I love film writing.

When every city now boasts a plethora of film critics, ranging from newspaper journalists to bloggers and trade journal writers, it may not seem that film writing has any special connection to Chicago. Historically speaking, however, film criticism was born and raised in the Windy City.

In 1914, the Chicago Tribune ran the first motion picture review column, written by journalism’s first official film critic, Jack Lawson. According to A Million And One Nights: A History of the Motion Picture, his career as a movie critic was short lived, as he died in an accident at the Chicago Press Club (?!?) shortly after the inception of the column. He was succeeded by the popular and influential Kitty Kelly (a pseudonym for Audrie Alspaugh, who later moved to the Chicago Examiner) and then Mae Tinee (originally the pseudonym of Frances Smith, but later of many others). By 1925, there were 400 film critics writing for American newspapers.

Mae wrote many positive reviews of Louise Brooks movies.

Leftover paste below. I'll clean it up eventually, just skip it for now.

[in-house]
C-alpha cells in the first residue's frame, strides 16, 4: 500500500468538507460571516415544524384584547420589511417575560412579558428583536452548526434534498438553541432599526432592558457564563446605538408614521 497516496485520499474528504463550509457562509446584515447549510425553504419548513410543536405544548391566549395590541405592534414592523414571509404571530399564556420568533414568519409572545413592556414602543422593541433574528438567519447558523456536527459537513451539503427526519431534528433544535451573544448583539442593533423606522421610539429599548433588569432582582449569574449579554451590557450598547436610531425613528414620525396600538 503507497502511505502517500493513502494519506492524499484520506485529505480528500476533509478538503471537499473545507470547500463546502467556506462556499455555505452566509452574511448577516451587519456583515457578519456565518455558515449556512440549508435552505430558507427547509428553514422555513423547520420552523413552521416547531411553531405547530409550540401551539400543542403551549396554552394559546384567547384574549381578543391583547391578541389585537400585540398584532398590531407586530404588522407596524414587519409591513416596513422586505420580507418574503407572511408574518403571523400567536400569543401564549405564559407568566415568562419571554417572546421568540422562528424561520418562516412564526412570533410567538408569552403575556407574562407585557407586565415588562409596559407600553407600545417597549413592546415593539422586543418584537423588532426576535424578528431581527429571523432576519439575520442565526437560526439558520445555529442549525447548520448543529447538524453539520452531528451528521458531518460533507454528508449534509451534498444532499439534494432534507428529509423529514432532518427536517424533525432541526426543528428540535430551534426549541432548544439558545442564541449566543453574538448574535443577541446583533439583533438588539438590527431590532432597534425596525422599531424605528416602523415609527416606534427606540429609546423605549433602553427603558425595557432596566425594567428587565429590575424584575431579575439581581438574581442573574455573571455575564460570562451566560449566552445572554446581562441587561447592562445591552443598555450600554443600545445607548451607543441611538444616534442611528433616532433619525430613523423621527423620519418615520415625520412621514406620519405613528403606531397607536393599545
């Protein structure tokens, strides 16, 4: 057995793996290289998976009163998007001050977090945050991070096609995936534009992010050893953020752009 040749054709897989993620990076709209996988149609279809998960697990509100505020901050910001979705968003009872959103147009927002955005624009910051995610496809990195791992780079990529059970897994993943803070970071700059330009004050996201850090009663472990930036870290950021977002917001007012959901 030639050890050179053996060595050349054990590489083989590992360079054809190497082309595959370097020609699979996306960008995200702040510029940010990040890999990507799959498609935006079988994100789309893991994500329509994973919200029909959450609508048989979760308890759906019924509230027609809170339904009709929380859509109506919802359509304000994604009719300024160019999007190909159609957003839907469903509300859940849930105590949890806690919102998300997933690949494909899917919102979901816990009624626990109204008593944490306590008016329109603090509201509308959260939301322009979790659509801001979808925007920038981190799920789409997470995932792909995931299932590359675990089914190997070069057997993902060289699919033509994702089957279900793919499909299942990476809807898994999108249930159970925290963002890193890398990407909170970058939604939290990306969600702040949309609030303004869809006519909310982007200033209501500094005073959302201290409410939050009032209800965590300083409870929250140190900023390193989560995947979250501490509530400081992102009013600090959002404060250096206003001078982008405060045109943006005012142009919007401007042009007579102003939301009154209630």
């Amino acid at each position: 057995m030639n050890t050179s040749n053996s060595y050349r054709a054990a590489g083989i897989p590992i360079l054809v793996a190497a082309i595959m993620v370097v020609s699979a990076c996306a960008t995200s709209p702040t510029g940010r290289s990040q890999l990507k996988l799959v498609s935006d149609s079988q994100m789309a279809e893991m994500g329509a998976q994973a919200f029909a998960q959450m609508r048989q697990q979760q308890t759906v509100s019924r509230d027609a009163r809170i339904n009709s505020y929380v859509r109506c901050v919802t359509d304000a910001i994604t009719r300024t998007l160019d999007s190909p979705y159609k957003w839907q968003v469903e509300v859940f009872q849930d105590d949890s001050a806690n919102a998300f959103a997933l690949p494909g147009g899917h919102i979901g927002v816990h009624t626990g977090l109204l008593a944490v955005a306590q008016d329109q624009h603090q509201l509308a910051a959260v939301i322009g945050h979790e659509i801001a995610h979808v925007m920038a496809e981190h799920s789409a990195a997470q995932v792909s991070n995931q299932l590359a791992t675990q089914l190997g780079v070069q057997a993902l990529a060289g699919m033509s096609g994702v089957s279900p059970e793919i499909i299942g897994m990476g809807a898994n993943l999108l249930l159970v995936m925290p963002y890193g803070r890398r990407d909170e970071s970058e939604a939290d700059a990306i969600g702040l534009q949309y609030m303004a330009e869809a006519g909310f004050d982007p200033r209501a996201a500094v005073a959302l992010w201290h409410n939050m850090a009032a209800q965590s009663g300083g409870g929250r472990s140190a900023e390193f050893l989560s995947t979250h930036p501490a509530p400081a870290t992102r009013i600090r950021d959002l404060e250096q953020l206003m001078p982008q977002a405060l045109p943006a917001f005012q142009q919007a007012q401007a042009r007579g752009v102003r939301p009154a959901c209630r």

One cannot discuss film criticism without mentioning the late, great Roger Ebert, who was not only a great Chicagoan but a hugely influential film writer on an international scale. The New York Times eulogized him as the first film writer to become a multi-media brand. In 1975, Ebert was the first film critic to win a Pulitzer Prize, marking Chicago as the city where he made the world take film writing seriously.

There are, of course, still movie critics in Chicago. Indeed, the Chicago Film Critics Association has over 60 members and mounts a film festival each year. Among their ranks are the podcasters of Filmspotting and the insightful film writer Ignatiy Vishnevetsky.


I love Rogert Ebert.